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In Petrarch's Sonnet 333, the speaker's relationship to Laura is that she was his love, but now she has passed away. We see evidence that she was both dearly loved by the speaker and is now deceased in the very first stanza in which he says,"Go, grieving rimes[rhymes] of mine, to that hard stone / Whereunder lies my darling, lies my dear" (1-2). Since gravestones are ornamental stones set on top of graves, we know that the "stone" his "darling" is lying under is indeed a gravestone; therefore, we know that Laura is deceased. Not only that, the phrase "lies my darling, lies my dear" is very telling in that the terms "darling" and "dear" are well-known terms of endearment used to express affection for a "dearly loved" one (Random House Dictionary). Thus, through these two terms alone we can tell that Laura was a woman who meant a great deal to the speaker, one he loved romantically.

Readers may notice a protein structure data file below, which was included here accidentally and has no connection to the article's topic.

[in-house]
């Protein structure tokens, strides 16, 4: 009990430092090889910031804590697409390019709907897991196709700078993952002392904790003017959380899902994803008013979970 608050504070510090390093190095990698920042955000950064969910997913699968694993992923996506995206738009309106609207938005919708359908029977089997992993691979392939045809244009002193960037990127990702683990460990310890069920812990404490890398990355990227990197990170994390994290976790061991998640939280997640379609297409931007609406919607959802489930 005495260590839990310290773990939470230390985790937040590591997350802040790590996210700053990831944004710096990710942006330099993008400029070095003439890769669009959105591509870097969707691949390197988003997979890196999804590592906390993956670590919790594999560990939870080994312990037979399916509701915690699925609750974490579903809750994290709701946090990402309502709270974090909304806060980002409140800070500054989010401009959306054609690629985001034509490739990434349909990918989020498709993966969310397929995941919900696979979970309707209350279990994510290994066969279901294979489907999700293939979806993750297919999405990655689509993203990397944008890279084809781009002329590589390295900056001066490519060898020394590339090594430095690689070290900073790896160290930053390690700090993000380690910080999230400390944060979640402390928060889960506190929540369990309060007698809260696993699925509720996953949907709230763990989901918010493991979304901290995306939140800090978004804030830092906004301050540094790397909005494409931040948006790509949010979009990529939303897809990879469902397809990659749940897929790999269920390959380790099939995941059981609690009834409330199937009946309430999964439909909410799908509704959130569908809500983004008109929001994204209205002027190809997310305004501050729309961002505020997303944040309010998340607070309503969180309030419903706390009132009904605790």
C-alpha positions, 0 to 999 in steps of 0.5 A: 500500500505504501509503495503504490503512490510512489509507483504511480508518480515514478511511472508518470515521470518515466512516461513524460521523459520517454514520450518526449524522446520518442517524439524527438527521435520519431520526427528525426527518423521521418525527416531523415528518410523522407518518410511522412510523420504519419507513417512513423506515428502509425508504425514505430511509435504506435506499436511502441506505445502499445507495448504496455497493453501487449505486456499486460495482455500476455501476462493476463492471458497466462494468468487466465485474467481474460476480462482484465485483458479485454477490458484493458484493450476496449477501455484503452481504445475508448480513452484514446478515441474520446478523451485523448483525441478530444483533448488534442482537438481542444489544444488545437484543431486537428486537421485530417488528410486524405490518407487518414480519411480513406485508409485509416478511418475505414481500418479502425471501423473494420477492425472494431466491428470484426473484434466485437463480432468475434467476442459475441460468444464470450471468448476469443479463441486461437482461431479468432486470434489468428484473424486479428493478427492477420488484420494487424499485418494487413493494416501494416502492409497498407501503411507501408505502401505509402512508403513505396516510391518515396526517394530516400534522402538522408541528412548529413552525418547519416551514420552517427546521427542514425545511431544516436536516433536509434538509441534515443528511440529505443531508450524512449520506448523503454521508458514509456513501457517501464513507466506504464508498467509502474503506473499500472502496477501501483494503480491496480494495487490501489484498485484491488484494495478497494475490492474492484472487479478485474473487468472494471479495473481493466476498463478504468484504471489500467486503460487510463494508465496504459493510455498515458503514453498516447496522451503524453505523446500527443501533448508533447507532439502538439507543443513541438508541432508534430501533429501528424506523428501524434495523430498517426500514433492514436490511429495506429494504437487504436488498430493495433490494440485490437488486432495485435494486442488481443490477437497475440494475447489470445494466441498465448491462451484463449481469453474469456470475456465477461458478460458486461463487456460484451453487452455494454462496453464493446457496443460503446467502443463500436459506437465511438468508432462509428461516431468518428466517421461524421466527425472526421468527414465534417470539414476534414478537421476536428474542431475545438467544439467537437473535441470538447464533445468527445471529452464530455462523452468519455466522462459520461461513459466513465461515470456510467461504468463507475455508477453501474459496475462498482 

We can further see just how much Laura meant to the speaker when he says that he can no longer live without her, that his grief over her loss has made it impossible for him to continue doing in life what he needs to do, as we see in the lines, "Tell her, I'm sick of living; that I'm blown / By winds of grief from the course I ought to steer" (5-6). We even learn he feels his only purpose in life is to praise her and, therefore, without her he wants to die.
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